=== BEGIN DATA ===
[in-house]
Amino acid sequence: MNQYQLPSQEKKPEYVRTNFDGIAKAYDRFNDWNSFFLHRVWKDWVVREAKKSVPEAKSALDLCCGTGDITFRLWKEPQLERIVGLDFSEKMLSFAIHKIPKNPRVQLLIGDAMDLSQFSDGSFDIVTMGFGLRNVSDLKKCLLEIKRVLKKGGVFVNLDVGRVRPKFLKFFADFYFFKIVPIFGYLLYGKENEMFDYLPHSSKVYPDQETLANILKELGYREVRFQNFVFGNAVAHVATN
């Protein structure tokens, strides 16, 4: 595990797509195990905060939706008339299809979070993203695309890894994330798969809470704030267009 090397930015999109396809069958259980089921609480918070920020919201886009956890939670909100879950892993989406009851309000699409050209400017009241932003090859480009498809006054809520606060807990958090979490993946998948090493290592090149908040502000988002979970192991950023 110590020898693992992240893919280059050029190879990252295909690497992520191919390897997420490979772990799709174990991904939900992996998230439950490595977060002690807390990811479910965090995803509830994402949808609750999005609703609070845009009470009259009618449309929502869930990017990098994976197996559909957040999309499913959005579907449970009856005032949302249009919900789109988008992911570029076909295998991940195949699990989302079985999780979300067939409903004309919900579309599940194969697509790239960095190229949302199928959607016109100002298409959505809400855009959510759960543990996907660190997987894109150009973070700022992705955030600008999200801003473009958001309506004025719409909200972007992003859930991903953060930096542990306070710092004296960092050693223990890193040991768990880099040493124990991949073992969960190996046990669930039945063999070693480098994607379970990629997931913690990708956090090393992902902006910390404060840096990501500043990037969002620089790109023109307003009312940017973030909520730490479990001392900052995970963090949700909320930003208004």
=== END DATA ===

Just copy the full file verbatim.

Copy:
[in-house]
Amino acid sequence: MNQYQLPSQEKKPEYVRTNFDGIAKAYDRFNDWNSFFLHRVWKDWVVREAKKSVPEAKSALDLCCGTGDITFRLWKEPQLERIVGLDFSEKMLSFAIHKIPKNPRVQLLIGDAMDLSQFSDGSFDIVTMGFGLRNVSDLKKCLLEIKRVLKKGGVFVNLDVGRVRPKFLKFFADFYFFKIVPIFGYLLYGKENEMFDYLPHSSKVYPDQETLANILKELGYREVRFQNFVFGNAVAHVATN
């Protein structure tokens, strides 16, 4: 595990797509195990905060939706008339299809979070993203695309890894994330798969809470704030267009 090397930015999109396809069958259980089921609480918070920020919201886009956890939670909100879950892993989406009851309000699409050209400017009241932003090859480009498809006054809520606060807990958090979490993946998948090493290592090149908040502000988002979970192991950023 110590020898693992992240893919280059050029190879990252295909690497992520191919390897997420490979772990799709174990991904939900992996998230439950490595977060002690807390990811479910965090995803509830994402949808609750999005609703609070845009009470009259009618449309929502869930990017990098994976197996559909957040999309499913959005579907449970009856005032949302249009919900789109988008992911570029076909295998991940195949699990989302079985999780979300067939409903004309919900579309599940194969697509790239960095190229949302199928959607016109100002298409959505809400855009959510759960543990996907660190997987894109150009973070700022992705955030600008999200801003473009958001309506004025719409909200972007992003859930991903953060930096542990306070710092004296960092050693223990890193040991768990880099040493124990991949073992969960190996046990669930039945063999070693480098994607379970990629997931913690990708956090090393992902902006910390404060840096990501500043990037969002620089790109023109307003009312940017973030909520730490479990001392900052995970963090949700909320930003208004």